“He’s a relatively new reporter,” Simeon answered. “Written for the Tribune for three years or so. The editorial staff has taken a liking to sending him after anything they want attacked in a way they can easily distance themselves from. He does seem to be well connected, though.”
All the good journalists are. But a little known journalist, new to the city and looking to make a name for himself? Potentially useful. “We need to reach out to him. See if he knows anything and if he might be persuaded to share it with us.”
Simeon took out a small notebook and scribbled in it for a moment. He asked, “Do you want to do that personally, or through channels?”
“It needs to be soon…” I thought for a moment. I like to do some things myself, and drawing new people into the fold is one of them, especially since the fiasco in Morocco. But I am also a limited resource. Still. “Other than optimizing the latest batch of transformers for the Chainfall site, there shouldn’t be anything more important than tracking the Enchanter this week.”
Simeon cleared his throat. “Actually, I heard from Mr. Davis while you were out yesterday. He said he hoped to have a preliminary test product for the mass produced hydroelectric system on Thursday. You have another engagement that day, so I made a tentative appointment on Friday.” Simeon folded his hands behind his back, looking very pleased with himself.
“Wait a minute.” I frowned. “I have something on Thursday?”
“Yes. On the other side of the partition.”
“Ah.” That meant my other, commonplace identity had a meeting or something similar that couldn’t be handled through teleconferencing. I wasn’t ready to give up that identity just yet, if for no other reason than it being a good fallback if I should ever need one. “It can’t be helped, then. When did Davis submit the production plans?”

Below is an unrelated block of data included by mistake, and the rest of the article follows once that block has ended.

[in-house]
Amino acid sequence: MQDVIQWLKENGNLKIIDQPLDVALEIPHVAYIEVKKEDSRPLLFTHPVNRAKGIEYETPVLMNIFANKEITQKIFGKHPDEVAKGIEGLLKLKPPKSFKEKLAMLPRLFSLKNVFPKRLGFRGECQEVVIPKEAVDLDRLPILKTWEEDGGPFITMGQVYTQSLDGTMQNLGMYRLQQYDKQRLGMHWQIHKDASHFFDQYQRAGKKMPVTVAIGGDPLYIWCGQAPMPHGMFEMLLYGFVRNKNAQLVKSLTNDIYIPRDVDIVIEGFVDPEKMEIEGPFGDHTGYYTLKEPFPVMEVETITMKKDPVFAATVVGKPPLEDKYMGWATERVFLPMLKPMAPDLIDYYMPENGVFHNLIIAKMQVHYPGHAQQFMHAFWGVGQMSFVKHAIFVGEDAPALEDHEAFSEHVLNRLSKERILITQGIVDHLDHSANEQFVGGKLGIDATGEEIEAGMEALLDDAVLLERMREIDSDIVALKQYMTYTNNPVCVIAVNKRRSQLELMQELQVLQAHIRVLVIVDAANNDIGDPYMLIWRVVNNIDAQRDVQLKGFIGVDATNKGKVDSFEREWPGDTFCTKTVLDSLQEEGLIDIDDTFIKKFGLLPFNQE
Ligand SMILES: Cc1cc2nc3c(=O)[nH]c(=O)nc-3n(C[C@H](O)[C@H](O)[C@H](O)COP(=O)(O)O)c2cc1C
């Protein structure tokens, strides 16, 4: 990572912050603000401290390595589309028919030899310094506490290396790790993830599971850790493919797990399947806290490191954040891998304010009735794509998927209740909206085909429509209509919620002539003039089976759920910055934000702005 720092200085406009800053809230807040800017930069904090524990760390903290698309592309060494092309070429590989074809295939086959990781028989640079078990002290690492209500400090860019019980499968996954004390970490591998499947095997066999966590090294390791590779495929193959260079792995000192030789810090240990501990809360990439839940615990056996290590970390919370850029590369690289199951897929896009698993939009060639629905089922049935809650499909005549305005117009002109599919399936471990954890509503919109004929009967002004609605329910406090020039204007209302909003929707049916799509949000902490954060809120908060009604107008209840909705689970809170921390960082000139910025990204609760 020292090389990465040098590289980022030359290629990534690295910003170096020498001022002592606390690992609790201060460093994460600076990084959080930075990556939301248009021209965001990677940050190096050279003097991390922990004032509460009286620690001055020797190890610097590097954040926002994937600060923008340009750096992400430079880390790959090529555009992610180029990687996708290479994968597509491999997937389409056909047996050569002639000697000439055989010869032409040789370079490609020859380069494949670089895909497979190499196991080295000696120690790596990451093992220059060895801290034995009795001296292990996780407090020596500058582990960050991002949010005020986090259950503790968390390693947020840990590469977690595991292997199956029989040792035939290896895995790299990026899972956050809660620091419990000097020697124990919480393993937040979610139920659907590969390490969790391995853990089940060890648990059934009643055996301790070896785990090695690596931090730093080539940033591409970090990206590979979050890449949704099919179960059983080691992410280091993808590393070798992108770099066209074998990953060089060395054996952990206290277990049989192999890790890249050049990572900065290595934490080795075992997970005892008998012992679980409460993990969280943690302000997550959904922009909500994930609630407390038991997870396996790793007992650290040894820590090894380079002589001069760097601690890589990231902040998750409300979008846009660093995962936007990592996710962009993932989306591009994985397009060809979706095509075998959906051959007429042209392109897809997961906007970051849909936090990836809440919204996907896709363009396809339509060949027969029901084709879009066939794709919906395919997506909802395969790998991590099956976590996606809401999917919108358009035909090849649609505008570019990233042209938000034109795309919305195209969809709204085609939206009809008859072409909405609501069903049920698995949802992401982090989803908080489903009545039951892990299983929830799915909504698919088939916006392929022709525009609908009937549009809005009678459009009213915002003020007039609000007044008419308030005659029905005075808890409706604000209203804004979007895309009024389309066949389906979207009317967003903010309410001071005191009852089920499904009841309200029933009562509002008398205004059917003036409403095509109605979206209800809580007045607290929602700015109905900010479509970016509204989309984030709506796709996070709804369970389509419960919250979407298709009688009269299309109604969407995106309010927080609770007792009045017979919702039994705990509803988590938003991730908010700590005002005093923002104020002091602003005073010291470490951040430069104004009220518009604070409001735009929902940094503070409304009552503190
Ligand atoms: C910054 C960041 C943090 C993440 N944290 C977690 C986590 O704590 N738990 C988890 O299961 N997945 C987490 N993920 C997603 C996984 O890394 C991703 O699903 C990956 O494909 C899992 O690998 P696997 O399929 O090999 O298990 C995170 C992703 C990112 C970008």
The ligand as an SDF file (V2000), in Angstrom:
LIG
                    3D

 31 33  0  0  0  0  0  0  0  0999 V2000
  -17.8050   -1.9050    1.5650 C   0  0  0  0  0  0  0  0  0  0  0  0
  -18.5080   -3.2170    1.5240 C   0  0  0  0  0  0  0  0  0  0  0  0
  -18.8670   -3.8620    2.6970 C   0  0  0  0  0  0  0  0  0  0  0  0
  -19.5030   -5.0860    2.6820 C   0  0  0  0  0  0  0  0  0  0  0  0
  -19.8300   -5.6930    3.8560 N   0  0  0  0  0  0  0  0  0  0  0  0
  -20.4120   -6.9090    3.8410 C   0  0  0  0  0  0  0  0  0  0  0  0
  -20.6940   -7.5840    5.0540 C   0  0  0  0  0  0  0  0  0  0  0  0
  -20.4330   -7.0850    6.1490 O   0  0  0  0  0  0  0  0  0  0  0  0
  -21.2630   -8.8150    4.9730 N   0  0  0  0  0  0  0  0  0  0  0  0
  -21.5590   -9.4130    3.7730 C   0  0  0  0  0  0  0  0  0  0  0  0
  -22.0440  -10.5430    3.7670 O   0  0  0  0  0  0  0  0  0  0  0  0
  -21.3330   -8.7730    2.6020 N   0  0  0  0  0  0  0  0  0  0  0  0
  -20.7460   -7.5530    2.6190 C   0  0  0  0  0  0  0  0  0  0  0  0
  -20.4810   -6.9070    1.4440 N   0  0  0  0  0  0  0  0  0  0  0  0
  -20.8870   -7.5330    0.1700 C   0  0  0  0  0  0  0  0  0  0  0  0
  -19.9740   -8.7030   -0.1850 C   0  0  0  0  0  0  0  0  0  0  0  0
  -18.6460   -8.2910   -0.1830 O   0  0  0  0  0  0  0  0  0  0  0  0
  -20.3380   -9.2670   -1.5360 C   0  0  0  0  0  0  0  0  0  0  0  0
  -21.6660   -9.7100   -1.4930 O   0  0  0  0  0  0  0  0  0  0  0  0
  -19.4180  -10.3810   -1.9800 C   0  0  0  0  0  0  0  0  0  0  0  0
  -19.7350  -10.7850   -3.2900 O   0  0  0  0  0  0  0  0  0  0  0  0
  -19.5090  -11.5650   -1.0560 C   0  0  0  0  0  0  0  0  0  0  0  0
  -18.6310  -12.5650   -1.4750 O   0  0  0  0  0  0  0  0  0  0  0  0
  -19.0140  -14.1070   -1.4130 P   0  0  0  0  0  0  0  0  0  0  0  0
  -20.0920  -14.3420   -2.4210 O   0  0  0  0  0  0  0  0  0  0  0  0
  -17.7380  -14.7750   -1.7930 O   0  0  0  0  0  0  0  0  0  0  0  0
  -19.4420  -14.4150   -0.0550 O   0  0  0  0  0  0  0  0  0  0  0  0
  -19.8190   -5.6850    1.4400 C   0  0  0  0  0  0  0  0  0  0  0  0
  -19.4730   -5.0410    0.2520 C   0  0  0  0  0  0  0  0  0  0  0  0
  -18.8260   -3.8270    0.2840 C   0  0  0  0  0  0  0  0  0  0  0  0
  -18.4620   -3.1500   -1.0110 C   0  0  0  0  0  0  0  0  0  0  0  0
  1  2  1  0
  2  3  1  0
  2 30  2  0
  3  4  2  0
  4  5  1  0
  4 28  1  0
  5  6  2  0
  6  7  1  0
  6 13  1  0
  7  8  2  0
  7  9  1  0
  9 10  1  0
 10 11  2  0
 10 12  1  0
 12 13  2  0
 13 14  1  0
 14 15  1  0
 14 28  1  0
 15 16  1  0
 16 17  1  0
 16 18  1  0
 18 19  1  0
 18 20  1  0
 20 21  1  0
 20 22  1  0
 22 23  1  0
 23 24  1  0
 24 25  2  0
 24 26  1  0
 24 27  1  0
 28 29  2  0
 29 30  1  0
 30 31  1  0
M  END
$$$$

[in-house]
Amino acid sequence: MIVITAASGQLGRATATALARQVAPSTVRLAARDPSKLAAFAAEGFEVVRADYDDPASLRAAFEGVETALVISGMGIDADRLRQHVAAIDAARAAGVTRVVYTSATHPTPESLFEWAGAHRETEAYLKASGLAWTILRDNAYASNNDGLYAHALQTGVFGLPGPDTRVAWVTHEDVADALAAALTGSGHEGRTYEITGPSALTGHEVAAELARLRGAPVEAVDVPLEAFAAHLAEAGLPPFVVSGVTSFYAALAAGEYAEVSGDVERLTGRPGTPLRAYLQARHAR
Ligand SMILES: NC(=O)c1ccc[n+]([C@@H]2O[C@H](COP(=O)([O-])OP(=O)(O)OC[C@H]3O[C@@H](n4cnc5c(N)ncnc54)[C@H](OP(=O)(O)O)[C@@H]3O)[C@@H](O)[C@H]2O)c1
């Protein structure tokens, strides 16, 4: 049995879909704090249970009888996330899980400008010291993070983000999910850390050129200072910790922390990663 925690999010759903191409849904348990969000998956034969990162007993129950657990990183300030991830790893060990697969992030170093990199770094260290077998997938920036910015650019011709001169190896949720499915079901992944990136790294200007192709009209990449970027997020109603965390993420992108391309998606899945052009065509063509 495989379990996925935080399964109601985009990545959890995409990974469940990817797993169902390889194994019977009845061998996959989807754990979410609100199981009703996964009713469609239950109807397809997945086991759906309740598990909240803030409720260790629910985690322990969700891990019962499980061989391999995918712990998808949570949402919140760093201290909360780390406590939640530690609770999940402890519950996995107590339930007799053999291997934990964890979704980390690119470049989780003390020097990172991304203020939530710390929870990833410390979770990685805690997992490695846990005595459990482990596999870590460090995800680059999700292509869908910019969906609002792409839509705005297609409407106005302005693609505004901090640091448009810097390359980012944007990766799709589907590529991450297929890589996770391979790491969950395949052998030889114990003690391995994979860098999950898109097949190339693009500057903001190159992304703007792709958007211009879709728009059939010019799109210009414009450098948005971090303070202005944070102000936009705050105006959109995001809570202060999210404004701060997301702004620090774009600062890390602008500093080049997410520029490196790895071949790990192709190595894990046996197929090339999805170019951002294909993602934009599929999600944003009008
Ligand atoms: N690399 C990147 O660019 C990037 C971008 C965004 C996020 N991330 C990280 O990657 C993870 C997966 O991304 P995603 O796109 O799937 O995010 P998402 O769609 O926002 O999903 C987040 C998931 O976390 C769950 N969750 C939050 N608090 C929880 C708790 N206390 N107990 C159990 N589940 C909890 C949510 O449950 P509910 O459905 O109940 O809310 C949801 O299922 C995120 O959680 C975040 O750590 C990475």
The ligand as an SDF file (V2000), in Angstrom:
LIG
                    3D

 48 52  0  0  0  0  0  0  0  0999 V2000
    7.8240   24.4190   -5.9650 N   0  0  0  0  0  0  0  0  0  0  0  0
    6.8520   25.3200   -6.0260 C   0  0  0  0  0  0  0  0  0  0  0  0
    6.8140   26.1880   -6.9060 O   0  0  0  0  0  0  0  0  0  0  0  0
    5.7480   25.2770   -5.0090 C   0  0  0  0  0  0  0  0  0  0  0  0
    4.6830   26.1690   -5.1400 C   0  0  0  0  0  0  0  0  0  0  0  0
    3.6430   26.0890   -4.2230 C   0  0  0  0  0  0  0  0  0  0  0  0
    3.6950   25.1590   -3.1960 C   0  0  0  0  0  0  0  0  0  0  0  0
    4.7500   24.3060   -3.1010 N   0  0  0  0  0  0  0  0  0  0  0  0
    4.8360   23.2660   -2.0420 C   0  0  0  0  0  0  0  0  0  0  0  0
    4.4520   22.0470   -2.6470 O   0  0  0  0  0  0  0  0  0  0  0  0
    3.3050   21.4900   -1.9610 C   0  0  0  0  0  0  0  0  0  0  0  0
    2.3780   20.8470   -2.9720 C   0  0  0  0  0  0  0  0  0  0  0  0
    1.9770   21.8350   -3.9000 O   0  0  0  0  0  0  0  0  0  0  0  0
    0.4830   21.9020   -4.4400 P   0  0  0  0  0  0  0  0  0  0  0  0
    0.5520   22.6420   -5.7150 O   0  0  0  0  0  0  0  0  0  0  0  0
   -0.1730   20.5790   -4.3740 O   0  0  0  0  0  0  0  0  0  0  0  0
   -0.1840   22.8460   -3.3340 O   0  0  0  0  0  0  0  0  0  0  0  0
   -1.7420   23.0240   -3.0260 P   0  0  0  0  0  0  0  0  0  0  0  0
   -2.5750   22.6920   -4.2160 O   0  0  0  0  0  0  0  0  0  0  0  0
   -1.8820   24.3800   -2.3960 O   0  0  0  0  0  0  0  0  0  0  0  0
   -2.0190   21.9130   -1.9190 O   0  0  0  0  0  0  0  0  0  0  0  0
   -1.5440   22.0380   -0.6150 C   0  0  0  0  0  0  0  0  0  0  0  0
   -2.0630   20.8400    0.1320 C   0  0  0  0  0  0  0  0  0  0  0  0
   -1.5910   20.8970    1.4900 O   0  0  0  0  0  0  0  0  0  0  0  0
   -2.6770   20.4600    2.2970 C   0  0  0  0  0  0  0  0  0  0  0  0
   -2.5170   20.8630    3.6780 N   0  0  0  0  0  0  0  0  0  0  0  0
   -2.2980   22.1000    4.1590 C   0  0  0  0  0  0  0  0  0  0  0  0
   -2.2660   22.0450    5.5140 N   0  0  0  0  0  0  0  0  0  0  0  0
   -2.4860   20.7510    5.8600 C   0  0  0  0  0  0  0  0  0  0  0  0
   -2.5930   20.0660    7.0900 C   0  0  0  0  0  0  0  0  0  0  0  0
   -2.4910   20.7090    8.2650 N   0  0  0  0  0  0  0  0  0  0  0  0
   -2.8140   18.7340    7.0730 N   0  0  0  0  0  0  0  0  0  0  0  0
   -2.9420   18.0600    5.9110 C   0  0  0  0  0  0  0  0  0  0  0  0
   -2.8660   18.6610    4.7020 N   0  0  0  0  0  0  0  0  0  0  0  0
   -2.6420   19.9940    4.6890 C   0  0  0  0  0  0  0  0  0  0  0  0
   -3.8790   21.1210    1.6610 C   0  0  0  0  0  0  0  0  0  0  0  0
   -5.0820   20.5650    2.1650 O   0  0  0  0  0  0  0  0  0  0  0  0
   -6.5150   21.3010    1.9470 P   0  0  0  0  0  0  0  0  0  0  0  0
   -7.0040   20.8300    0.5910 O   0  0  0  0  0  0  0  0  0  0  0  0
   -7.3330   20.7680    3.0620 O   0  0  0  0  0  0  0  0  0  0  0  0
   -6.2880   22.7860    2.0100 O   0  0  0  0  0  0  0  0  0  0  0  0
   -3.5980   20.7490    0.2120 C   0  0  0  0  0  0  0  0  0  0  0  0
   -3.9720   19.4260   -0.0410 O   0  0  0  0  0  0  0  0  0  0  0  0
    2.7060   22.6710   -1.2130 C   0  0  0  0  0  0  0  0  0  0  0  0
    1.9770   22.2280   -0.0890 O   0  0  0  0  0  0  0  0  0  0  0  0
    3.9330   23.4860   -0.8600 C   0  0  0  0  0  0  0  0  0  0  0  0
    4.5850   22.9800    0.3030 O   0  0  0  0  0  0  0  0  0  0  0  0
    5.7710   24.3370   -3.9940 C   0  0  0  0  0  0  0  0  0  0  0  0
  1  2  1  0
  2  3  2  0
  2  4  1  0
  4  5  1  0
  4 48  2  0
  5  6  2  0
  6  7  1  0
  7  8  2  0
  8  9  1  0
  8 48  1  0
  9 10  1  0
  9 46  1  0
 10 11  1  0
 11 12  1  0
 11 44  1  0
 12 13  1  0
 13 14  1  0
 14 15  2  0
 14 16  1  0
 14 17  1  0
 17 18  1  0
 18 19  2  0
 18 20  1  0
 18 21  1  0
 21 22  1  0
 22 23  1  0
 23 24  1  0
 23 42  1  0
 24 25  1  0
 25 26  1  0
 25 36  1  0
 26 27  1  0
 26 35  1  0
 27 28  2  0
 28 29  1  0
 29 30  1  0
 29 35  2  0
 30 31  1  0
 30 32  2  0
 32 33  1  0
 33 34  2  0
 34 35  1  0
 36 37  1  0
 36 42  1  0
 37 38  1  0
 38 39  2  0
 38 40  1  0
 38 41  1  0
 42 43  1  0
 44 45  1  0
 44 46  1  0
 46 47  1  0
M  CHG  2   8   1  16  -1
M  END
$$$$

“Yesterday, sir. Mr. Davis proposes that…” I tuned the rest of Simeon’s summary out. While in a lot of ways he behaves as a secretary or a butler, the fact is Simeon has an MBA and a couple of decades of business experience. If he thought it was worth my time to see what Davis had to show me, it was worth my time to see it. What bothered me was the timing.
It had been five days since the Enchanter’s last arson. He had never struck twice in a week and never gone more than sixteen days without a fire. By that math, Friday was the day we could begin expecting something from him.
On the other hand, he’d stumbled into Project Sumter’s boys during his last escapade and he had to know his pattern had been cracked. The fact that it had been cracked by someone else and the Project hadn’t known about it when they scheduled the visit to that location wasn’t really germane. The question was, would that change his timing? Did he have a plan ready to go as soon as he was discovered or had he not been expecting that? Or was he reeling in confusion after his run-in with Helix, surprised to find there was someone who could match his talent?
While I was fairly certain what kind of behavior we could expect from the Enchanter once he finally got his bearings, I didn’t think it likely that the Enchanter had actually thought this far ahead. Personally I found it more likely he was licking his wounds, and would lay low for longer than normal while he decided what to do next. But I wasn’t sure enough that I wanted to commit myself every day next week. Chasing the Enchanter was technically a side project, and Davis’ work the main goal, but I was becoming more and more loath to leave the matter alone. The man was dangerous, far more so to my long term goals than well intentioned but misguided people like Helix could ever be.
And that was enough to make the decision for me. “Meeting with Davis on Friday is fine,” I said. “But after that we’re going into high gear on this. The Enchanter is our number one priority. Grappler.” She sat up a bit straighter. “I want you to find this Grant Bennet person and talk to him. Try to work out if he knows more than we do, and if so what. Turn on the charm.”